Former Philly Traffic Court judge - convicted of lying to feds - seeks 'fresh start' in Congress

Former Philadelphia traffic court judge Willie Singletary in 2014.

He resigned from local office amid a sexual harassment scandal and went to prison for lying to the FBI. His office was seen as so corrupt that voters abolished it. Now he wants a fresh start — in Congress.

“Even though I made some mistakes, I’m not a mistake,” Willie Singletary, a former Philadelphia Traffic Court judge, says in a video announcing his candidacy for the Democratic nomination in the First Congressional District in 2018. “And just like many in our community, we all could use a fresh start.”

Singletary, now 36, was one of several judges charged in 2013 in a ticket-fixing scheme that prosecutors said benefited the “politically and socially connected,” and cost the state and city hundreds of thousands of dollars in unrealized fines.

A federal jury in 2014 found Singletary not guilty of the public corruption charges but convicted him of lying to federal investigators. He was sentenced to 20 months in prison and was released in November 2016. Traffic Court was abolished that year by voters in a statewide ballot measure; moving violations were absorbed by Municipal Court.

Singletary and the other former judges are appealing their convictions.

Singletary, a pastor who took the bench in 2008, is asking for a second chance at elective office under the slogan “A Fresh Start for Pennsylvania.” The First District seat is held by U.S. Rep. Robert Brady, the longtime chairman of Philadelphia’s Democratic City Committee.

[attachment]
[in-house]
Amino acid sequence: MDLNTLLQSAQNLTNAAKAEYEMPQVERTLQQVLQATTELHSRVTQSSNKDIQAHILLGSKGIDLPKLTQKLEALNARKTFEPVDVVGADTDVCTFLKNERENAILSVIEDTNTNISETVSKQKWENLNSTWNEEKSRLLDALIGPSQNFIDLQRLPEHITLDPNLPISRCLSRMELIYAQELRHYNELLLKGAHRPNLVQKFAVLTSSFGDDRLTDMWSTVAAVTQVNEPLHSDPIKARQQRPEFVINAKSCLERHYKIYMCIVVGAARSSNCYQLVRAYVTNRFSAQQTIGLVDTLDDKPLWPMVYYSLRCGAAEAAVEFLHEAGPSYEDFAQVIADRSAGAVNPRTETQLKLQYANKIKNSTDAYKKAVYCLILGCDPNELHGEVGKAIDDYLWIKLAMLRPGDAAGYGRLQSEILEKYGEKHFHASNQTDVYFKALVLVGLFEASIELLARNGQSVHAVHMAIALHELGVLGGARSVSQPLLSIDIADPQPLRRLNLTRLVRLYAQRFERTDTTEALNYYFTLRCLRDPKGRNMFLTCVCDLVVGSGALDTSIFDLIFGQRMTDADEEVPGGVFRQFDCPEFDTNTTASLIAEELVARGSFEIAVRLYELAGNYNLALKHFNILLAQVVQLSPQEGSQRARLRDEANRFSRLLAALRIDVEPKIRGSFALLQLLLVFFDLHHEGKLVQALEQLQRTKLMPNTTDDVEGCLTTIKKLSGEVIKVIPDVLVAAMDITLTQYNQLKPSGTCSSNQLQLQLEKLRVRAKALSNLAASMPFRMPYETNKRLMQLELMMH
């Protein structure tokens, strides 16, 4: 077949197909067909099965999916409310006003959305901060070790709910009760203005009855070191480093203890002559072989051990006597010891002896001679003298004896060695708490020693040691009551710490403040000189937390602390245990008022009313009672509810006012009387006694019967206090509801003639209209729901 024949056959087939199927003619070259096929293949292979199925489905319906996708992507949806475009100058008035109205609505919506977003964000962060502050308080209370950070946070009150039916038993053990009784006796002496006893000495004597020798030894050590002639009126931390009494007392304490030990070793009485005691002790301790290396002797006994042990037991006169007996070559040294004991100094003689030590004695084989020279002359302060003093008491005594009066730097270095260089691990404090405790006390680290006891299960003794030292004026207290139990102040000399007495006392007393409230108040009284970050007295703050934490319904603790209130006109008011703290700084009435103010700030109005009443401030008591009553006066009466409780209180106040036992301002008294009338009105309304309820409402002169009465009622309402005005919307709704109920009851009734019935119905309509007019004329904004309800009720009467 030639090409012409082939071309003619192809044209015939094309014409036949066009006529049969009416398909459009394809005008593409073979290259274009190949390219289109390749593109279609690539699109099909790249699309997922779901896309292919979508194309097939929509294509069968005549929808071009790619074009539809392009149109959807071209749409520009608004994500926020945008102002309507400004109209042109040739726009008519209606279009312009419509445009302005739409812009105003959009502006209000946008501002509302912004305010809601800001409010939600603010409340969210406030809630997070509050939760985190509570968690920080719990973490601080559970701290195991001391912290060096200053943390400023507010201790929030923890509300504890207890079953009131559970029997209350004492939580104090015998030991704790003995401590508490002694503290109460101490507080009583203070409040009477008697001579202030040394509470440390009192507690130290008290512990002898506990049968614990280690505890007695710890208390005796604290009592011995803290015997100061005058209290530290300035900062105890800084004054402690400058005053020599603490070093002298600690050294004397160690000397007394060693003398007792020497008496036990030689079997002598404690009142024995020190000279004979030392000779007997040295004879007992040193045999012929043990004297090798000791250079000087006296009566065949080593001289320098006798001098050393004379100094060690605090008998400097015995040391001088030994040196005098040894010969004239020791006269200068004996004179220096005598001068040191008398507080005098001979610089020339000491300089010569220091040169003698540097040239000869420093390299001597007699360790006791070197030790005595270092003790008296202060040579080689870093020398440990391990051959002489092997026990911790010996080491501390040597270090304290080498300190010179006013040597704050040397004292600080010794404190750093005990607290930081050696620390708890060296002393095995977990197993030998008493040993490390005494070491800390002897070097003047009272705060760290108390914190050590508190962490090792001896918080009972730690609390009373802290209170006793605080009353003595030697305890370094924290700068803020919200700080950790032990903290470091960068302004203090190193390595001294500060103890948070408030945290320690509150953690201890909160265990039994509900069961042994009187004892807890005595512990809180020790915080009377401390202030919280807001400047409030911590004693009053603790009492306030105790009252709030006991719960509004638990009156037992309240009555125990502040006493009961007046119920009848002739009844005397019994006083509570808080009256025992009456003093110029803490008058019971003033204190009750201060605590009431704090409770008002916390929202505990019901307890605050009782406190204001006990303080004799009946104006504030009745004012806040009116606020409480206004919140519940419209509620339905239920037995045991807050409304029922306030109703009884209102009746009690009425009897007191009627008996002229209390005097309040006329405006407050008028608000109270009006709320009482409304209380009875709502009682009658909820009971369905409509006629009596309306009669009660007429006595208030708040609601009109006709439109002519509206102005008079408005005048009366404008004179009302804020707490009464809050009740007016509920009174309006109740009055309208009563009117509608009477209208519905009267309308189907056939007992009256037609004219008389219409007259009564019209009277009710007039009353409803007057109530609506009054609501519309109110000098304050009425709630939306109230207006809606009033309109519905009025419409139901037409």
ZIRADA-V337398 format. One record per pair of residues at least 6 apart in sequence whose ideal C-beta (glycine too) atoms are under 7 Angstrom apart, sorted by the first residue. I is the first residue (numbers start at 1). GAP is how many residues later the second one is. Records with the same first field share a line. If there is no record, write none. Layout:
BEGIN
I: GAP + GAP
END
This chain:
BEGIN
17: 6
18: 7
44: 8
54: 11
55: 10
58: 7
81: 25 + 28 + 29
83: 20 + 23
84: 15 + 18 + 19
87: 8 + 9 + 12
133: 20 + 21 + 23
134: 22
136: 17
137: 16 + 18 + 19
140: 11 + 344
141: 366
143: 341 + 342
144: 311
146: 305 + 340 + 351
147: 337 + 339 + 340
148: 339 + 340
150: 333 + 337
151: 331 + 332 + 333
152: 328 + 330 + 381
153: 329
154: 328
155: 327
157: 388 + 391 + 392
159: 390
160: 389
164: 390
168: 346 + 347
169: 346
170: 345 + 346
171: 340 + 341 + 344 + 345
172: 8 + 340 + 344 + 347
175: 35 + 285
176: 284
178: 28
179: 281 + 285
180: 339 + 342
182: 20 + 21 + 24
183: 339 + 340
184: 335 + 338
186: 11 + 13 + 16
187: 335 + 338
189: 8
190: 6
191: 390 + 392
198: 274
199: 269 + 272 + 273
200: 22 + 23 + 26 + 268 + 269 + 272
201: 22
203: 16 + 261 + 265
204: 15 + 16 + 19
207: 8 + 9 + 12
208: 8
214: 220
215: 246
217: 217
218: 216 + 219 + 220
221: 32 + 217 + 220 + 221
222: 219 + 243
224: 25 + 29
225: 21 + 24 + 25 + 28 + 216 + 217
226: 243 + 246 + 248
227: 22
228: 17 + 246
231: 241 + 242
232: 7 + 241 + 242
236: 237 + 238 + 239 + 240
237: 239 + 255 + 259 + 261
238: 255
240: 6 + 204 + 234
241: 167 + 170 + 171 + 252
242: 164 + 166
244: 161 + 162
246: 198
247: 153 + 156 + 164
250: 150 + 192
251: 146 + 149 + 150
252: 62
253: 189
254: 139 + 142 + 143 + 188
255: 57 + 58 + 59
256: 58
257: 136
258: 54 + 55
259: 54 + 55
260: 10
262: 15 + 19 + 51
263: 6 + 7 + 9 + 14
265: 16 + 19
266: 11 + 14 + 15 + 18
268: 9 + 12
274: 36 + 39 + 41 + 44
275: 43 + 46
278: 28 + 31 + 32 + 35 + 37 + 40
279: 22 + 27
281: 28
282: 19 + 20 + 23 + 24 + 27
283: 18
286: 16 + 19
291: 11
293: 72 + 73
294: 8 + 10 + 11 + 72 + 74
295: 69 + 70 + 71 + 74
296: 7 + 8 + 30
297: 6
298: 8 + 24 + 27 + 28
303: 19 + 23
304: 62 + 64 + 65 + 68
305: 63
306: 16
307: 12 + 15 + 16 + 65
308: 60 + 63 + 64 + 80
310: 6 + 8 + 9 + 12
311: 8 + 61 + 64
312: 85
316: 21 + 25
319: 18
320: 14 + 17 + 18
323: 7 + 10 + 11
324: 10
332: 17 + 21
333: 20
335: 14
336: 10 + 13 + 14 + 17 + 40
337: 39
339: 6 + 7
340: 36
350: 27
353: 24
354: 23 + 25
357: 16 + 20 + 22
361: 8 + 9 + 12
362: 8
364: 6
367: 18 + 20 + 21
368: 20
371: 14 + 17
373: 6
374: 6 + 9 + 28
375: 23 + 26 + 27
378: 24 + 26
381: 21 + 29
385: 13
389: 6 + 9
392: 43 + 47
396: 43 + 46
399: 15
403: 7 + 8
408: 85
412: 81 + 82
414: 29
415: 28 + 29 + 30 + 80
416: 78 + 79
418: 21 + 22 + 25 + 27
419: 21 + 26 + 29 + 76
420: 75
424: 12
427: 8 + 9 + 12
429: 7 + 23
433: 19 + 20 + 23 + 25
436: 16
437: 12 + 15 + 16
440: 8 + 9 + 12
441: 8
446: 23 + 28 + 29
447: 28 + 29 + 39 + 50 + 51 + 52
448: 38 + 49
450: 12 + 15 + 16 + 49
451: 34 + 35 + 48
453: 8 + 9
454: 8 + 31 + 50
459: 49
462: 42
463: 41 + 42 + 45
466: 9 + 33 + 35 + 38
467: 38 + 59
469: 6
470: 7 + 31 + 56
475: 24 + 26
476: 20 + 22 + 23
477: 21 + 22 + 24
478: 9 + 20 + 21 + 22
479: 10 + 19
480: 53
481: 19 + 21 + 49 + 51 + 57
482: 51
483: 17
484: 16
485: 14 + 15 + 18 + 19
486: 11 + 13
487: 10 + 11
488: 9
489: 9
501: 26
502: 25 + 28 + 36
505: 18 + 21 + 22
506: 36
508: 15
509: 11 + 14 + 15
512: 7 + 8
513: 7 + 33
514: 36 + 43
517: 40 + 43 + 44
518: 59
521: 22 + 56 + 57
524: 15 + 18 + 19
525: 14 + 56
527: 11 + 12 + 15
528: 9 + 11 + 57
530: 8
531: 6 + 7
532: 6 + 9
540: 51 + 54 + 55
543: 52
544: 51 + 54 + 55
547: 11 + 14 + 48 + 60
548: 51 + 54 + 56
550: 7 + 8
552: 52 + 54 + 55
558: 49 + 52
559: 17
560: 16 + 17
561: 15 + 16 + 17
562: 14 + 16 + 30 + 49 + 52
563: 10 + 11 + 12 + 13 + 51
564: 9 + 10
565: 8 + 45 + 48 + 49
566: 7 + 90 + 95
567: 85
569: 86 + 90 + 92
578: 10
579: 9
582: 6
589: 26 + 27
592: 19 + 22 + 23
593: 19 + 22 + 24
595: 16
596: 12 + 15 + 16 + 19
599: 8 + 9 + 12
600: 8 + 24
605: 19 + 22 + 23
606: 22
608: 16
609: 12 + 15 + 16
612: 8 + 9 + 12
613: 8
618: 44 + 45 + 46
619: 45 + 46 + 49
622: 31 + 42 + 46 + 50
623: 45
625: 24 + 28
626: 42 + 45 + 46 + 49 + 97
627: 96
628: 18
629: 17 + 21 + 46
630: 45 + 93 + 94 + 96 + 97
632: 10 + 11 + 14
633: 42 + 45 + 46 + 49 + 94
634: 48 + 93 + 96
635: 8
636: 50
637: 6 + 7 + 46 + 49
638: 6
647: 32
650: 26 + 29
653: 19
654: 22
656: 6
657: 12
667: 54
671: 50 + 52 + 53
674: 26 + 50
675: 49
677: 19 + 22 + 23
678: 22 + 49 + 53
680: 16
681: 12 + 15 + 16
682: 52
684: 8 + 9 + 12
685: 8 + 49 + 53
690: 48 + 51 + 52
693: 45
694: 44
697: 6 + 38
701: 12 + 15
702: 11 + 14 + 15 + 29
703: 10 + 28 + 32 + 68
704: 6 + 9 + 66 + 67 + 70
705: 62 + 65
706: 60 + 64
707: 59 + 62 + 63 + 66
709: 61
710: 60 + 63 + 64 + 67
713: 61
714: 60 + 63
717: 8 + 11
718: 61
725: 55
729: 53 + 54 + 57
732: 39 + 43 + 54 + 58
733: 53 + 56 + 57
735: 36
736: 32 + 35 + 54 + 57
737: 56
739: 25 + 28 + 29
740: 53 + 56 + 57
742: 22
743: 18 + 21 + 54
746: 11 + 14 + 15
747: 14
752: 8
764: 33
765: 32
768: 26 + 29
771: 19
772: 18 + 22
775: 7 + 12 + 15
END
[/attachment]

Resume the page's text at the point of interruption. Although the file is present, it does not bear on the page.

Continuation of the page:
“Yes, I’ve made some mistakes, some of which I am not proud of,” Singletary says in the campaign video. “And for those who are affected by my mistakes, [I] truly, truly apologize to you today.”

His lawyer, William J. Brennan, added: “He was found not guilty of every single corruption charge. Marion Barry was the mayor of D.C. He was on film smoking a crack pipe, and he was elected mayor. So I think voters are forgiving people.”

In his video, Singletary notes that he rose from poverty — his father was in and out of prison and his mother had an addiction. He grew up in West Philadelphia with 21 siblings, six of whom were also named Willie.

Nothing in the law prohibits Singletary, as a convicted felon, from running for Congress. The Constitution sets three qualifications for the House of Representatives: 25 years or older, a citizen for at least seven years, and live in the state to be represented.

But Singletary may face other hurdles. For starters, he resigned from office in 2012 after a female court employee filed a complaint saying Singletary had shown her photos of his genitals. “Do you like that?” he asked her, according to the Judicial Conduct Board.

Asked if he had made amends with the woman, Singletary said Wednesday that the matter had been resolved.

“My gift took me to a place where my character couldn’t keep me,” Singletary said Wednesday, referring to his time on the bench. “I made some decisions that were not so good. I also made some mistakes. I’ve apologized for that. I don’t want to be stuck in my past, and neither should my past hinder me from my future.”

Singletary noted that Brady has served in Congress for two decades. “We thank him for his service,” he said, adding: “You don’t have the same car you drove 20 years ago.”

Singletary, of Southwest Philadelphia, said he wants to raise the minimum wage, make housing more affordable, and find more funding for the city’s schools.

Brady declined to comment. Nina Ahmad, Mayor Kenney’s former deputy mayor for public engagement, has also declared her candidacy for the primary in the First District.